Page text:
The first Holy Saturday. Complete darkness, arid earth, no sound. The body remained as immobile as the stone he was placed upon by Joseph of Arimathea and those who attended to him: “Having bought a linen cloth, he took him down, wrapped him in the linen cloth and laid him in a tomb that had been hewn out of rock. Then he rolled a stone against the entrance to the tomb” (Mk 15:46).
How long did Jesus lay there, as cold as stone? What was he experiencing? Had he continued his descent to the agonizing depths of God forsakenness? Did he descend all the way to depths of hell as we recite in the Apostle’s Creed, to bring some sense of comfort to those who had rejected his Father, even to bring release to Adam and Eve, originators of the Fall, as the Church Fathers proclaimed?
At some point during Holy Saturday, in the greatest of darkness, all seemed lost. The stretch of separation from God the Father and God the Son reached its limit, the Love that exists between them, the eternal bond that always has and always will be, the Holy Spirit, called the Son back.  The dead body on the slab, was not merely resuscitated as if in one great breath he returned to the living and was alive again. A piercing light shone in that dark tomb, Jesus was transformed beyond anything humanity had ever experienced before to become the first born of the new creation.  Jesus had, still fully human and fully divine entered the fullness of death, conquered it and rose again in a transcending moment to experience a new reality, a different dimension than what we experience now in our three dimensional realm.
Not aware of any of what had transpired to Jesus in the dark tomb on Holy Saturday, “Mary Magdalene, Mary, the mother of James, and Salome bought spices so that they might go and anoint him” (Mk 16:1). In the rush to entomb Jesus before the Sabbath, he was not anointed for his burial. These three woman came to complete the task, and would be amazed at what and who they would find when they arrived. The stone was rolled away and upon entering the tomb they saw a young man sitting on the right side, clothed in a white robe, and they were utterly amazed. He said to them, “Do not be amazed! You seek Jesus of Nazareth, the crucified. He has been raised; he is not here” (Mk 16:5-6).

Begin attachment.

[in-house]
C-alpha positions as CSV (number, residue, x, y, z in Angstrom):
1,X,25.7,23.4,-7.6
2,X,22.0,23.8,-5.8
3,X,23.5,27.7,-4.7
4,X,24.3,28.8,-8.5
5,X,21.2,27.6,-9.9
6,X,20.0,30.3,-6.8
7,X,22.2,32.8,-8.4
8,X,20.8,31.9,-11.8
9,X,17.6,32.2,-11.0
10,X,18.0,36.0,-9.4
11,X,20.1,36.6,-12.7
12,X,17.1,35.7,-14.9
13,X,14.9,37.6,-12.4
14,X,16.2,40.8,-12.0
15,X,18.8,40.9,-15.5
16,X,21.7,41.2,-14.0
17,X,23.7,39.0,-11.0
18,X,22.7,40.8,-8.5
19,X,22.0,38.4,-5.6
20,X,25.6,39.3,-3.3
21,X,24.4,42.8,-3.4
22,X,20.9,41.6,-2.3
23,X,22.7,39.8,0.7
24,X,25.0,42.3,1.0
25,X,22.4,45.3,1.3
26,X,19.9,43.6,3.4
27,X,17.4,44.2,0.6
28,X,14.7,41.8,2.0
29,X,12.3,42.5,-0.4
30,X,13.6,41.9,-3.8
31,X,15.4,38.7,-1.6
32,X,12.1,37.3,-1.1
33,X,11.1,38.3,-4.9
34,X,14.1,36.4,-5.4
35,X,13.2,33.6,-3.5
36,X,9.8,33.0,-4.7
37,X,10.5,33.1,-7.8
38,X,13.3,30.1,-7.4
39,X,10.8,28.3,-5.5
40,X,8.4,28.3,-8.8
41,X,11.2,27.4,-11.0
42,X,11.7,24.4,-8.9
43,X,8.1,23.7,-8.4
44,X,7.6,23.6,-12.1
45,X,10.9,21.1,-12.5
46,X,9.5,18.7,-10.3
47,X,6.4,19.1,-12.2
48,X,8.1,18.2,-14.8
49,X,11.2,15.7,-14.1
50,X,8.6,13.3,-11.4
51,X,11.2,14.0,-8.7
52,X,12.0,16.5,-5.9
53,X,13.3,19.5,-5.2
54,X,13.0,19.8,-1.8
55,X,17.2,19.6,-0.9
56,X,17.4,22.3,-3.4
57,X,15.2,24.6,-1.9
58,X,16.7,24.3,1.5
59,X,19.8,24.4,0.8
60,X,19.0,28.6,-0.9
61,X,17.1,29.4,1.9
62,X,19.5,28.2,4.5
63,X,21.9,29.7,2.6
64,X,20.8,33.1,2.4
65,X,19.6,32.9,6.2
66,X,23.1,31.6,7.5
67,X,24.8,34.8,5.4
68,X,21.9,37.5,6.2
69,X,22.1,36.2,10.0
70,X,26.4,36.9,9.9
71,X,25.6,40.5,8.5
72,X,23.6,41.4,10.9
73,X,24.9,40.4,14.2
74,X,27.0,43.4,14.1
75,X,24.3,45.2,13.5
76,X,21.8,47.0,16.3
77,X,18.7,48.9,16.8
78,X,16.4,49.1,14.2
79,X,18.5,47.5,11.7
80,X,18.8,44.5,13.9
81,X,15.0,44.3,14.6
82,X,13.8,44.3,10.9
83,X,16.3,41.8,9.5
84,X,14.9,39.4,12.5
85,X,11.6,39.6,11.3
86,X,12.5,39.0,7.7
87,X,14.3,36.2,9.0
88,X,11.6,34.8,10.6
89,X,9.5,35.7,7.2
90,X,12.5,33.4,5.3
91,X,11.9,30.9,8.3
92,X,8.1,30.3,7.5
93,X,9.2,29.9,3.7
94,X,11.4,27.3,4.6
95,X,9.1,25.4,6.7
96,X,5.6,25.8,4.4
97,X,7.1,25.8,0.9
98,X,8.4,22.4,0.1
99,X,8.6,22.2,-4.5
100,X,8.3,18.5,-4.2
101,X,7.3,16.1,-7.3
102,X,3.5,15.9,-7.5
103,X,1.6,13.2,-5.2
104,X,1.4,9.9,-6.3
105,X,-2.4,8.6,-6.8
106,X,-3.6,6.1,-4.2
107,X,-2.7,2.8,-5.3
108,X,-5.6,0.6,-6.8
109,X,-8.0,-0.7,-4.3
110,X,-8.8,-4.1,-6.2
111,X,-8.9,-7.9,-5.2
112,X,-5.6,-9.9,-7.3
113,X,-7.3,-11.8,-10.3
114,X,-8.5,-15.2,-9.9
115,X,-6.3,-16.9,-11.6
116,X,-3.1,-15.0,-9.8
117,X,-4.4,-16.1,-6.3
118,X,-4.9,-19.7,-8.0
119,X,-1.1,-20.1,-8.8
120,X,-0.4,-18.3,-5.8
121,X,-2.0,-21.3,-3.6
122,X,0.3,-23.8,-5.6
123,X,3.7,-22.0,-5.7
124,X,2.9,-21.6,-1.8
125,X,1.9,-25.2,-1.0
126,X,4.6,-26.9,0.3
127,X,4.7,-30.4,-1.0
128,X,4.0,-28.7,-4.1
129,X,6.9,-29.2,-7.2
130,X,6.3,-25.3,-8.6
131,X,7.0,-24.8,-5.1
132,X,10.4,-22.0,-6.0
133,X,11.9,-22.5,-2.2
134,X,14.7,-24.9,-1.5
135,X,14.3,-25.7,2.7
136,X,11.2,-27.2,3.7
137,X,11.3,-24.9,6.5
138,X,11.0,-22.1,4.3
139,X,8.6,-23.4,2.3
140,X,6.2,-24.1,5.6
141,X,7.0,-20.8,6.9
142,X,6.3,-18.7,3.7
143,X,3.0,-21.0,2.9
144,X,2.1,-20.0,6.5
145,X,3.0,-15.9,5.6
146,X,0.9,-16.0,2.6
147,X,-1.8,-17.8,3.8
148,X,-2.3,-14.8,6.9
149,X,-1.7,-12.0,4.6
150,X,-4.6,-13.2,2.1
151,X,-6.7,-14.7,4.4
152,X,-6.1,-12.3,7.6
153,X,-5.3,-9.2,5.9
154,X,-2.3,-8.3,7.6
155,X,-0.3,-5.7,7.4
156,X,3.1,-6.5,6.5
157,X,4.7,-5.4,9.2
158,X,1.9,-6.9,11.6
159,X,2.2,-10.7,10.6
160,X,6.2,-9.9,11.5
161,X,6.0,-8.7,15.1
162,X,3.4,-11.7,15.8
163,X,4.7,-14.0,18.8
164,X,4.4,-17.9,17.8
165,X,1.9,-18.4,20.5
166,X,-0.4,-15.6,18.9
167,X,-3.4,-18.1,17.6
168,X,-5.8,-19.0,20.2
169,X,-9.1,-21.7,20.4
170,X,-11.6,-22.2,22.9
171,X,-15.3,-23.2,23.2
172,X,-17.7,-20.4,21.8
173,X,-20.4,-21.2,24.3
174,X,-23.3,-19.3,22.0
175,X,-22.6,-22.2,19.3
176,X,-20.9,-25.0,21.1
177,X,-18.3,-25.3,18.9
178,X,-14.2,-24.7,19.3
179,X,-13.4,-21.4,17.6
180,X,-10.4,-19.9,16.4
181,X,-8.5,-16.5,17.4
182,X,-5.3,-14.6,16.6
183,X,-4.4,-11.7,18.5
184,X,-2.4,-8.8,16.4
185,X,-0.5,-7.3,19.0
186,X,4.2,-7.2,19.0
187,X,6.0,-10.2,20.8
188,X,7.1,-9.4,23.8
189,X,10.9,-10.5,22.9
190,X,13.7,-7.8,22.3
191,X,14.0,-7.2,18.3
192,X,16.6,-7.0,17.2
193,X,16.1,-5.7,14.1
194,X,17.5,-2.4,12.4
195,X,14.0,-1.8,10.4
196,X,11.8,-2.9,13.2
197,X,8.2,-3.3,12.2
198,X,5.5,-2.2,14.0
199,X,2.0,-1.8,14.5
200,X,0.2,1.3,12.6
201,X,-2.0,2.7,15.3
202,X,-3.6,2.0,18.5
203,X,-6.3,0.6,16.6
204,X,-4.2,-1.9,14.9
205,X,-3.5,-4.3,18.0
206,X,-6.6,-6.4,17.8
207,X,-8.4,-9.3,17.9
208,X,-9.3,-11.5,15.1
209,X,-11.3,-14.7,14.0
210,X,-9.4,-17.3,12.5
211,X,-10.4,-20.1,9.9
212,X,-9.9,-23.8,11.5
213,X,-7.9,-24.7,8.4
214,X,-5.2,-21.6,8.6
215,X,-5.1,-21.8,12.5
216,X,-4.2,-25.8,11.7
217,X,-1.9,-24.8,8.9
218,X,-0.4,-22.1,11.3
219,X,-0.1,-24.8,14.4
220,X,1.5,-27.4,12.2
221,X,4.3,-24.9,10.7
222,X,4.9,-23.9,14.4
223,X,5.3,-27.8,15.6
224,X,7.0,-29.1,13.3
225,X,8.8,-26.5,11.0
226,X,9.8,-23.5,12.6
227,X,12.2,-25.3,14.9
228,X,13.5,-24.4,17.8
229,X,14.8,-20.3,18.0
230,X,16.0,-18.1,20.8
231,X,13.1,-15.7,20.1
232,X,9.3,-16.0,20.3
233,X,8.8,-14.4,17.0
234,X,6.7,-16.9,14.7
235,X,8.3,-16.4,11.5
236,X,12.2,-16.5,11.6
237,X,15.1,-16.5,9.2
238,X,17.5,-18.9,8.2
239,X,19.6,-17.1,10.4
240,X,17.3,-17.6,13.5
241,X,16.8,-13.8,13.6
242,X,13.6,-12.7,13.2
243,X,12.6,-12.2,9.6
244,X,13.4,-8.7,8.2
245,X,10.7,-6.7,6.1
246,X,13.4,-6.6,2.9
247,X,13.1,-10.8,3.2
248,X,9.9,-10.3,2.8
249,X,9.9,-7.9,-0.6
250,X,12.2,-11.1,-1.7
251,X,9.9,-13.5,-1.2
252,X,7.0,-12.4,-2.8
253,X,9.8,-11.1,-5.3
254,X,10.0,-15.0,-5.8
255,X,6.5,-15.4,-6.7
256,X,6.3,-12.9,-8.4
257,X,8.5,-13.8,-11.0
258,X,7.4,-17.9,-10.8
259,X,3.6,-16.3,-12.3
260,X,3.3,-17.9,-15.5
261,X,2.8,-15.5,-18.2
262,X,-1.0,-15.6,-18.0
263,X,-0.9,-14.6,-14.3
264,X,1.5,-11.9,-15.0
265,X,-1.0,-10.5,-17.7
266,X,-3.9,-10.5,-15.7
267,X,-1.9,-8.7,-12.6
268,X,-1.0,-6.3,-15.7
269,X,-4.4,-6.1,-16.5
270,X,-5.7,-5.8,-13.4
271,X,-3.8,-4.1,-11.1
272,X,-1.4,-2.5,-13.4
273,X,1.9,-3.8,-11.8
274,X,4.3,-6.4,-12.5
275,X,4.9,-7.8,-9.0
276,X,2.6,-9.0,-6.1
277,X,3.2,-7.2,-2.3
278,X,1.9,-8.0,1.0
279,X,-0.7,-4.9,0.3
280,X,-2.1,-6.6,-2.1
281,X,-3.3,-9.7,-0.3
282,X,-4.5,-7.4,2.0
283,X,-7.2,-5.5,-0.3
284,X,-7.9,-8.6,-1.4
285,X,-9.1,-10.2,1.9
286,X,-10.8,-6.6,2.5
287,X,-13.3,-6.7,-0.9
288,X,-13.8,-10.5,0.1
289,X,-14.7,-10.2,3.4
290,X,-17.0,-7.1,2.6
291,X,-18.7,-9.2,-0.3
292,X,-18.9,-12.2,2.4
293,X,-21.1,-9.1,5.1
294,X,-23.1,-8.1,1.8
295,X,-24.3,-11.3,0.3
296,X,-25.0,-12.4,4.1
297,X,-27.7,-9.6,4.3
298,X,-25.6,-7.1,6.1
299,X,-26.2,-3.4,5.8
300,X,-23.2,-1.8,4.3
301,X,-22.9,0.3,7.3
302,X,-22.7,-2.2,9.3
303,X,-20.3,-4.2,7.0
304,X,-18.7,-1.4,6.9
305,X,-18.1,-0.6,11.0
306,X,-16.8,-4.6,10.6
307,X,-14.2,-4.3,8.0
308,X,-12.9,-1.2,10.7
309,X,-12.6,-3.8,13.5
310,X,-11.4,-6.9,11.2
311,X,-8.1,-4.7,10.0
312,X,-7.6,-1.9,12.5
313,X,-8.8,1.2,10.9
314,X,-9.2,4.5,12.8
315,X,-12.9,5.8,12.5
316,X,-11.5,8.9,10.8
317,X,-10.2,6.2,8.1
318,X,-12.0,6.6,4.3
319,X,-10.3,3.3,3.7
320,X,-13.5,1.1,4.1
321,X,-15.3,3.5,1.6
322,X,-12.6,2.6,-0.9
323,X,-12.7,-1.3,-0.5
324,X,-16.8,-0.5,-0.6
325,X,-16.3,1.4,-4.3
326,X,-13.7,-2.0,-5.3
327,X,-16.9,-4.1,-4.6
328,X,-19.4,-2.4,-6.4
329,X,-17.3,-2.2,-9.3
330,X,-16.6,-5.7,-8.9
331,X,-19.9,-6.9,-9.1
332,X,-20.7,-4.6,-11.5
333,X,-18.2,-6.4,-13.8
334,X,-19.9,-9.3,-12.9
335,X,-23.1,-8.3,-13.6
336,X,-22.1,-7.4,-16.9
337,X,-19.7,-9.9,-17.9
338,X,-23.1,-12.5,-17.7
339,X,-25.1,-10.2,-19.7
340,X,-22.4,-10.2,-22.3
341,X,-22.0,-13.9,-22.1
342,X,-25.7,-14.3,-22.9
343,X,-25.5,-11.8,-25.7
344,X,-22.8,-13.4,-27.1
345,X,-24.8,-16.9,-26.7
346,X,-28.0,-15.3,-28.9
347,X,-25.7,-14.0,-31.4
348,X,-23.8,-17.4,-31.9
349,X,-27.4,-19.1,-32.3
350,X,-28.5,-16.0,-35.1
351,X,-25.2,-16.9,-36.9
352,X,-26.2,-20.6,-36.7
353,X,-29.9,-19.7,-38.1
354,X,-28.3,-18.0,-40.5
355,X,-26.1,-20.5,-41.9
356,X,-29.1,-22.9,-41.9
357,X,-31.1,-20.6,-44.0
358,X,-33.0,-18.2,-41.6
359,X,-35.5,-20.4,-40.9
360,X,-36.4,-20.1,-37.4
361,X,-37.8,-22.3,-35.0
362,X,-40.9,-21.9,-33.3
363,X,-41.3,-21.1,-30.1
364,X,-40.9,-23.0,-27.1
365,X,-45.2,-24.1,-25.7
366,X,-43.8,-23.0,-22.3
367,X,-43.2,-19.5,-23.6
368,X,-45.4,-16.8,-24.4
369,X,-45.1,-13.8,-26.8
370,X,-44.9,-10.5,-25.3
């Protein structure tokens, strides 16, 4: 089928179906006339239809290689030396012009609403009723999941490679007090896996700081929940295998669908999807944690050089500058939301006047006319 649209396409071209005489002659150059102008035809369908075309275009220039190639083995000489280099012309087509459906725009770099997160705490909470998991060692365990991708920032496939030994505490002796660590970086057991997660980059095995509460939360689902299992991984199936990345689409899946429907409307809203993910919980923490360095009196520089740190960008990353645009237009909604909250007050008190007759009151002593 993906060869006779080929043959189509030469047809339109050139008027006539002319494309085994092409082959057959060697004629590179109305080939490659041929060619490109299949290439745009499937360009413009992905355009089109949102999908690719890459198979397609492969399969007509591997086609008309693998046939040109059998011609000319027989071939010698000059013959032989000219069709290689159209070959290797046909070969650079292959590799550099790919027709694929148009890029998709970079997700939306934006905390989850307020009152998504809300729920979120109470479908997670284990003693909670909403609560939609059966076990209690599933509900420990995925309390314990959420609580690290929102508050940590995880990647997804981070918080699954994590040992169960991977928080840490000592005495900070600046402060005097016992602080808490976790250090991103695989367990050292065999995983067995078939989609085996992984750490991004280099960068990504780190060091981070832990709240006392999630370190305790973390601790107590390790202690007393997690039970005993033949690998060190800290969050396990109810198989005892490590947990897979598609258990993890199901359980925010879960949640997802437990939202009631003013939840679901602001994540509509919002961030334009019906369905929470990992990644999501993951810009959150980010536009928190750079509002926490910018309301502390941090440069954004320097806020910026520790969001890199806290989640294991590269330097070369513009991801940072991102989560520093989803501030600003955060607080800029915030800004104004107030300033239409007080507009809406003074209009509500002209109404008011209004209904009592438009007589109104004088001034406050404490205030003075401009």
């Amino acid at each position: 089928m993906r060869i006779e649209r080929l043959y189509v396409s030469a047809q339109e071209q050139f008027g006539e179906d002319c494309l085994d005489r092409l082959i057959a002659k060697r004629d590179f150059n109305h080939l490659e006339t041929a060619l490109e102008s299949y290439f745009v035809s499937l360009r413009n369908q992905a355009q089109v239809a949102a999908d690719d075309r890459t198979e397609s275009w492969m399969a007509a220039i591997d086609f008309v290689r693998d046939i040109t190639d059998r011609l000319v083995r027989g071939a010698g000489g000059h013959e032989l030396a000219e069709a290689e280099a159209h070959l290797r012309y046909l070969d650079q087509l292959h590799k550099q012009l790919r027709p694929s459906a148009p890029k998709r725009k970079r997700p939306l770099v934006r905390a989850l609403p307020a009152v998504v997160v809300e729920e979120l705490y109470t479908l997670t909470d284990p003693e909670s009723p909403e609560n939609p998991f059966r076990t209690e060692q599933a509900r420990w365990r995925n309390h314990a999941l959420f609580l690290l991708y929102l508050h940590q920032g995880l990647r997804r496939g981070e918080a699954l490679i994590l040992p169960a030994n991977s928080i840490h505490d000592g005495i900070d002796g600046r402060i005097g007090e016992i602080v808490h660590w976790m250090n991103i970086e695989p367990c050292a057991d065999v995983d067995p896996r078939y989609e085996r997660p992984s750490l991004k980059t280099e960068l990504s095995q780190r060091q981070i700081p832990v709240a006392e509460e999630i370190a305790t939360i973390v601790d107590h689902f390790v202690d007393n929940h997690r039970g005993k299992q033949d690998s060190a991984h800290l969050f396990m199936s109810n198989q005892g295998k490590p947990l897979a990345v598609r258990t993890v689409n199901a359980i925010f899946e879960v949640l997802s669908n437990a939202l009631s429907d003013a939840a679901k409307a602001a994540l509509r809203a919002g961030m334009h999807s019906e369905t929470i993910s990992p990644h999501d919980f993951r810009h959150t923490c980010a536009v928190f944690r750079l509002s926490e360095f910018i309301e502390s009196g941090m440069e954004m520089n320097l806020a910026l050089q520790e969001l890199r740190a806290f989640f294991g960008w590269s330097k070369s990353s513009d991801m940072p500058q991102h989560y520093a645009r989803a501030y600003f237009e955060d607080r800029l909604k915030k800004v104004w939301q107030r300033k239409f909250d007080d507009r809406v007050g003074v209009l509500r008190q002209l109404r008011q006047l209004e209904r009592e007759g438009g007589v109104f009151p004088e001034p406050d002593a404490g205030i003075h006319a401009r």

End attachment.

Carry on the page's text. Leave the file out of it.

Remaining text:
Jesus is Risen! This is what we will celebrate at the Easter Vigil tonight. May we keep this day as a simple one, may we periodically give ourselves some time to be still, to be silent, to pray, and to embrace the wonder of the significance of what the resurrection means for our lives. Death no longer has its sting, we no longer have need to fear, no one can oppress us anymore, including ourselves. May we grasp the outstretched hand of the Risen One, our liberator, our Lord and Savior, and be willing to be led by him into his promise of freedom, wholeness, and fulfillment. May we experience and be transformed by his Love, and in following his way love others as he has loves us.

Image of the Shroud of Turin accessed online
Link for the Mass readings for Saturday, the Easter Vigil:
http://www.usccb.org/bible/readings/033118.cfm

 

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